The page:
11. The one or more non-transitory computer-readable media of claim 10, wherein inserting the one or more zero-length vectors includes inserting the one or more zero-length vectors at the one or more locations in the font file according to a pattern based on the security token.
12. The one or more non-transitory computer-readable media of claim 8, wherein determining whether the request is valid includes evaluating a referrer string.
13. The one or more non-transitory computer-readable media of claim 9 storing additional computer-executable instructions that, when executed, cause the one or more computers to:
search a network for at least one website; and
determine whether the at least one website improperly links to the font file.
14. The one or more non-transitory computer-readable media of claim 13, wherein determining whether the at least one website improperly links to the font file is based on the first watermark and the second watermark.
15. An apparatus, comprising:
one or more processors; and
memory storing computer-readable instructions that, when executed by the one or more processors, cause the apparatus to:
receive a request for a font file;
determine whether the request is valid;
in response to determining that the request is valid, embed a first watermark in the font file at least by inserting one or more zero-length vectors at one or more locations in the font file; and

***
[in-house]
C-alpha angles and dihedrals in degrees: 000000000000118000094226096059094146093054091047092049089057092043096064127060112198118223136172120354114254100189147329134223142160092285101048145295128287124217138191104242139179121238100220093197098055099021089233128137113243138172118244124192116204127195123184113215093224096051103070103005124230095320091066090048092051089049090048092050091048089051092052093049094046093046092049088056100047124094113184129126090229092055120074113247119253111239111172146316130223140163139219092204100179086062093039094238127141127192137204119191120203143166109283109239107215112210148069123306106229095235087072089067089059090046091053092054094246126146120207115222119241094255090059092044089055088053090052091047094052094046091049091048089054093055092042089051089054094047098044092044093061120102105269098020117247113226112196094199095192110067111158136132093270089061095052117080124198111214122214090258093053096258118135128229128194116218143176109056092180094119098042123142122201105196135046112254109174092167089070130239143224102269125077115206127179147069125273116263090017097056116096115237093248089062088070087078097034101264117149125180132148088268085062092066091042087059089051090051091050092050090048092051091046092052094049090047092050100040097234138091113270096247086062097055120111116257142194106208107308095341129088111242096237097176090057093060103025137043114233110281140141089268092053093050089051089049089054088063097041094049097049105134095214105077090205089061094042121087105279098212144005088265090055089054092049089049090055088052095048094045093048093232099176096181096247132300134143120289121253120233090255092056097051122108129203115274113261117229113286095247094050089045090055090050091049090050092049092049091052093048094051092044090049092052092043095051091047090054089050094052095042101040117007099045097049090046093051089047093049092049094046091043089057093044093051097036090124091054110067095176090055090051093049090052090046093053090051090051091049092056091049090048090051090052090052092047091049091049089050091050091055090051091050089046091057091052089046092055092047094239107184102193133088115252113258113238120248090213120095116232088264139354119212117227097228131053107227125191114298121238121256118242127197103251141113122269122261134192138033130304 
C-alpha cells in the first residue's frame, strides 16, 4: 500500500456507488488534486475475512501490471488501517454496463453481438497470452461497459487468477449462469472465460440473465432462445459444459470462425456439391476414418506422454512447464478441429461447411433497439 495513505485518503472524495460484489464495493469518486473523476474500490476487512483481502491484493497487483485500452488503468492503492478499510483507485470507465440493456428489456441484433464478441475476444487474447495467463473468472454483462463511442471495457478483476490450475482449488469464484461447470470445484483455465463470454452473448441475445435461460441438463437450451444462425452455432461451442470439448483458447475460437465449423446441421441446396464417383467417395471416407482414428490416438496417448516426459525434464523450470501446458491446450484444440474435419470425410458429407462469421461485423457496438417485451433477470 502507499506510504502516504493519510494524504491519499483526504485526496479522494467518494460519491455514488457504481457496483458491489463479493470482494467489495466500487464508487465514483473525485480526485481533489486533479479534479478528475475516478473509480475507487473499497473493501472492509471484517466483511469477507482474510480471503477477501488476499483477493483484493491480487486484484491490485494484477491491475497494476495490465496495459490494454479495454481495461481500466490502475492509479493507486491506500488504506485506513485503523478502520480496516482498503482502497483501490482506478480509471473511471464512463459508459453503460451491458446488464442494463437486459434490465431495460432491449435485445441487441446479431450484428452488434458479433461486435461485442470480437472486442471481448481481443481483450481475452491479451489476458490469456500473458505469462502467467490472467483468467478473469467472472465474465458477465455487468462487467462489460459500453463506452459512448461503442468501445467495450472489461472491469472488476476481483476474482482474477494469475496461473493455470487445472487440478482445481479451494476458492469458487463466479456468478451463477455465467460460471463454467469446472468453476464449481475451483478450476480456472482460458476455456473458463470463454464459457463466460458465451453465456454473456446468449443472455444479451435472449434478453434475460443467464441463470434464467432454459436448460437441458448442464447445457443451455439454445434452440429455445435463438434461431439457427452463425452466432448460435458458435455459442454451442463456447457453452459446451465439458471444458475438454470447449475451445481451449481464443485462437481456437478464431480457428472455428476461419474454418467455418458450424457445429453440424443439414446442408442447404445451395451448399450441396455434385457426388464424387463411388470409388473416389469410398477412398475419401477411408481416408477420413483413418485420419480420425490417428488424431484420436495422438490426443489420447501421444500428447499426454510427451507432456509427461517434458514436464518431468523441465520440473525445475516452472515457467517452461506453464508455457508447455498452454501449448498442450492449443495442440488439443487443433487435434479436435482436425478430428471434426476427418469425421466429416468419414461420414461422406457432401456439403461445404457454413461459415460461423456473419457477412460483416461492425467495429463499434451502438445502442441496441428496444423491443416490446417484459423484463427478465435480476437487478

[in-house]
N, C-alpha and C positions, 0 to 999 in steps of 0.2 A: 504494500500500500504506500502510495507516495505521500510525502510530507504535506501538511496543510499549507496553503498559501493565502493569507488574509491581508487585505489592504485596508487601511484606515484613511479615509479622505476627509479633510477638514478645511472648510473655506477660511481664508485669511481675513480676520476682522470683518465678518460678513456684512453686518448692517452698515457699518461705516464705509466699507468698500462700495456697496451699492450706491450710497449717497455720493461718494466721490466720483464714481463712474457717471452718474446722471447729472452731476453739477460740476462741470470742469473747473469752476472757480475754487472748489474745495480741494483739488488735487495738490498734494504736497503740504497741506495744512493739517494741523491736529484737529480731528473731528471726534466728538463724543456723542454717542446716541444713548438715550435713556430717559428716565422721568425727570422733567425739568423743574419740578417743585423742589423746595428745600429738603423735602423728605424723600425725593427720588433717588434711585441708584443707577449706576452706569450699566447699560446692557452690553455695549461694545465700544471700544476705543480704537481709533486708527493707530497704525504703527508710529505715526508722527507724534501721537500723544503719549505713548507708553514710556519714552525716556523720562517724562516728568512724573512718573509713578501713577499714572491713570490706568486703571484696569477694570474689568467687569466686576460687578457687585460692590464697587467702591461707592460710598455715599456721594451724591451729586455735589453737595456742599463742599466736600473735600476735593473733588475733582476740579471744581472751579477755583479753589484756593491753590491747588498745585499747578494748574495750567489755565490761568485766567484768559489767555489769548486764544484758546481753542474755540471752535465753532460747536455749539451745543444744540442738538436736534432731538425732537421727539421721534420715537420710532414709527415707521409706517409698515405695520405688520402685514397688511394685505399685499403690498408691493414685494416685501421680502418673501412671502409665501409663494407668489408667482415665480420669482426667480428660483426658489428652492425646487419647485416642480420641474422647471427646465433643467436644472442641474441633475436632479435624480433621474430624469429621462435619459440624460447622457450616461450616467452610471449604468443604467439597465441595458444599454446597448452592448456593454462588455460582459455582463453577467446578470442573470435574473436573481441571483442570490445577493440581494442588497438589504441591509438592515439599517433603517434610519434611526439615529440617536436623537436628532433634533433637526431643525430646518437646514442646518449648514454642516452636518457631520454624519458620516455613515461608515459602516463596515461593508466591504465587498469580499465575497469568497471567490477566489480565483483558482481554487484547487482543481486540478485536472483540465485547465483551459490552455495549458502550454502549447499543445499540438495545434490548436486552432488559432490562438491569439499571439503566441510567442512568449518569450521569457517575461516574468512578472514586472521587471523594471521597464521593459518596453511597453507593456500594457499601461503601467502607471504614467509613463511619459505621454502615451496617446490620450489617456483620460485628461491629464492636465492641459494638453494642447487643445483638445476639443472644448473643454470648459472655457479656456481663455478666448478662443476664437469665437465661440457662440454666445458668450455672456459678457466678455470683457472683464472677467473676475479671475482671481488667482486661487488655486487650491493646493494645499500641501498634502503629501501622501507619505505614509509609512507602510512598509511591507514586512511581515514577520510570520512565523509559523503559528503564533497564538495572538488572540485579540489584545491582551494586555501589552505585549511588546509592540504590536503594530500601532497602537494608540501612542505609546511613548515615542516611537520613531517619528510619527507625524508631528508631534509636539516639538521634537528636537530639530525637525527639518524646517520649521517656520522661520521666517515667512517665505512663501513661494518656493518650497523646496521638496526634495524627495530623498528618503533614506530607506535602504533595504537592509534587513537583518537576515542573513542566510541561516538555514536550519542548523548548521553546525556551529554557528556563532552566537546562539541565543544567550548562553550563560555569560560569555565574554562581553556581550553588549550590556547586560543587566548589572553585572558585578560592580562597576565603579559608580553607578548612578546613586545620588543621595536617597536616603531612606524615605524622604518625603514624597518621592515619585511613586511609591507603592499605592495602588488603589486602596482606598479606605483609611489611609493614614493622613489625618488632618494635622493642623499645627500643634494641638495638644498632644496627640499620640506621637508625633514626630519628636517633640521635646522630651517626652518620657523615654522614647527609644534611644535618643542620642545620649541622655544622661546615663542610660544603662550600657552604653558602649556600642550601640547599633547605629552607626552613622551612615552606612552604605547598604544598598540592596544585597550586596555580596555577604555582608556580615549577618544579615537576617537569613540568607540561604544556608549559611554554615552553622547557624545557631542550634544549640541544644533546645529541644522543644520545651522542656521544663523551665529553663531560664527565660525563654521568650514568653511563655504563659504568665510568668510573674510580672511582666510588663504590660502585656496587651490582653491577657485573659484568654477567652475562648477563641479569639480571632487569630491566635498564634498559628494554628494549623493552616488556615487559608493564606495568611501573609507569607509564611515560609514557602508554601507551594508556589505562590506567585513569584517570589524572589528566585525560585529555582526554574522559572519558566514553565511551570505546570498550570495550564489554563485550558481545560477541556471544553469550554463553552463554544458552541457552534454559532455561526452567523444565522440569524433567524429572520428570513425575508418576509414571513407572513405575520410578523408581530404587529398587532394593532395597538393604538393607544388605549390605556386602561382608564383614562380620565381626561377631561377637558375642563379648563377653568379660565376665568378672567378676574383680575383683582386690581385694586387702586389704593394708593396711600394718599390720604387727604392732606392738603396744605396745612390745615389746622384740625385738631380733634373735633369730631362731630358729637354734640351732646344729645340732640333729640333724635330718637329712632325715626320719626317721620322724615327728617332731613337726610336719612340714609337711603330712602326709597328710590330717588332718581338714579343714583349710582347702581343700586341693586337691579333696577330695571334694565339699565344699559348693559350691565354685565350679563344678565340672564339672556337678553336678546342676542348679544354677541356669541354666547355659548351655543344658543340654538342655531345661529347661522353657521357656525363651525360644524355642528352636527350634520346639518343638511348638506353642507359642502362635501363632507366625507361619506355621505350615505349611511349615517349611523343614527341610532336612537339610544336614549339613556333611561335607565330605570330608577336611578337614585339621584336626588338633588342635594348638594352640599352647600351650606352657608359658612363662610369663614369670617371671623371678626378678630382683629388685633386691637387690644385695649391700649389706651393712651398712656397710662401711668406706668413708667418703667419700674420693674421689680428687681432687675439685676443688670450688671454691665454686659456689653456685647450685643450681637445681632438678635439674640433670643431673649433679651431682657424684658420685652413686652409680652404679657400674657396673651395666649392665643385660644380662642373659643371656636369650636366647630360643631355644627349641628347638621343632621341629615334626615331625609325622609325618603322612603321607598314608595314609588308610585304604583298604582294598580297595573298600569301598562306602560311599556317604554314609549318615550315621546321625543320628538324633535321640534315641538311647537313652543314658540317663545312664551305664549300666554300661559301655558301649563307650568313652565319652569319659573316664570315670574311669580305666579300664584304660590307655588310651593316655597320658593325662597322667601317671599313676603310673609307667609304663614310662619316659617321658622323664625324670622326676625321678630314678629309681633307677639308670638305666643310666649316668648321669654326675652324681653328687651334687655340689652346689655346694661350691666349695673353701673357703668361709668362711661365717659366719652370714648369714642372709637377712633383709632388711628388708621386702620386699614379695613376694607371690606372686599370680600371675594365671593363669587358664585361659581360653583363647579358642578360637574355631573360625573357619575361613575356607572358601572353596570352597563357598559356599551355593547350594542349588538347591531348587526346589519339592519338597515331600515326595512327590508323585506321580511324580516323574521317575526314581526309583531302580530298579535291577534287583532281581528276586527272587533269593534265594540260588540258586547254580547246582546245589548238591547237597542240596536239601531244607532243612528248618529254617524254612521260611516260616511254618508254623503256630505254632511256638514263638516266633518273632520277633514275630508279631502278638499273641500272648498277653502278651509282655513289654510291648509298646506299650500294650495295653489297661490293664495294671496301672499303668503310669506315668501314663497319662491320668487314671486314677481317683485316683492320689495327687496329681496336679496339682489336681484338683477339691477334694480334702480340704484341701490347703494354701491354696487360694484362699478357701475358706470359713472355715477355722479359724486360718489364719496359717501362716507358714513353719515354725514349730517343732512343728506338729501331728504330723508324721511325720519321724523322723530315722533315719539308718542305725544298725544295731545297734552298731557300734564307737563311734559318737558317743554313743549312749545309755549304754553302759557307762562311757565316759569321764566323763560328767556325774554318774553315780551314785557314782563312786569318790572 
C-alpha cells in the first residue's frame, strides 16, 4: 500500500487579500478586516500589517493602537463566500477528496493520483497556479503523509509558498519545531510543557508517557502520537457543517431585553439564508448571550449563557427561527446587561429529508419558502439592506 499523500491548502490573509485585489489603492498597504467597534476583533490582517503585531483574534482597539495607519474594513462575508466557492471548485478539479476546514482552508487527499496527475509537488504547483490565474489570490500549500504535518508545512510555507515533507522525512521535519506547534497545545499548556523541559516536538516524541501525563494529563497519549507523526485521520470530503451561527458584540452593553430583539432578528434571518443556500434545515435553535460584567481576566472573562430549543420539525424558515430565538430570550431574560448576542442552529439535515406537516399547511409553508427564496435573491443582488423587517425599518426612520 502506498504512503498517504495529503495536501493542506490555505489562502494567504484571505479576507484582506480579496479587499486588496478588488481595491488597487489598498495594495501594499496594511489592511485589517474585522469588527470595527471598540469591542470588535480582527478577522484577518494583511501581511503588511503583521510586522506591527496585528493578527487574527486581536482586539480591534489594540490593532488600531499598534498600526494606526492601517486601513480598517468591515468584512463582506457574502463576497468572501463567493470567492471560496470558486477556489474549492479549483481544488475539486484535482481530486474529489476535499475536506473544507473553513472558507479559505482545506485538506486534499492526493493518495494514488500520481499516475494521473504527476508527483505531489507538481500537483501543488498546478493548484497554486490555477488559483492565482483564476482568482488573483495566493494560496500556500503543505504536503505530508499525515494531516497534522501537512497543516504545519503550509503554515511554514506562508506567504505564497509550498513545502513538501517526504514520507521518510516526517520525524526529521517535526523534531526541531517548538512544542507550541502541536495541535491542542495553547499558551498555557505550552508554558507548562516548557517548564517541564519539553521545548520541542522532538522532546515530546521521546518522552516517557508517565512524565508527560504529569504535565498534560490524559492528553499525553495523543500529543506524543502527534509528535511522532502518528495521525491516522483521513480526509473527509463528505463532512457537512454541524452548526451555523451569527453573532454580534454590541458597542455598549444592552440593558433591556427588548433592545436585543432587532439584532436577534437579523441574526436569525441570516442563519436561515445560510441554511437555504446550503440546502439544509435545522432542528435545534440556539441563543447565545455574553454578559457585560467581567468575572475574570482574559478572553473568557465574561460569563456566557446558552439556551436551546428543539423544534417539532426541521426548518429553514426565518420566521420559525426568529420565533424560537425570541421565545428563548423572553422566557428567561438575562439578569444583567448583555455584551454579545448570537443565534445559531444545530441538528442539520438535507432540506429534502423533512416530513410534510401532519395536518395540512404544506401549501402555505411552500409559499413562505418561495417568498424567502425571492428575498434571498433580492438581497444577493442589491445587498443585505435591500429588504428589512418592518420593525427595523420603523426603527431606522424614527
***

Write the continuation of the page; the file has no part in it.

serve the font file.
16. The apparatus of claim 15, wherein the memory further stores computer-readable instructions that, when executed by the one or more processors, cause the apparatus to:
embed a second watermark in the font file at least by inserting one or more data tables into one or more data structures of the font file, wherein the one or more data tables include a customer identifier.
17. The apparatus of claim 15, wherein determining whether the request is valid includes evaluating a security token.
18. The apparatus of claim 17, wherein inserting the one or more zero-length vectors includes inserting the one or more zero-length vectors at the one or more locations in the font file according to a pattern based on the security token.
19. The apparatus of claim 15, wherein determining whether the request is valid includes evaluating a referrer string.
20. The apparatus of claim 16, wherein the memory further stores computer-readable instructions that, when executed by the one or more processors, cause the apparatus to: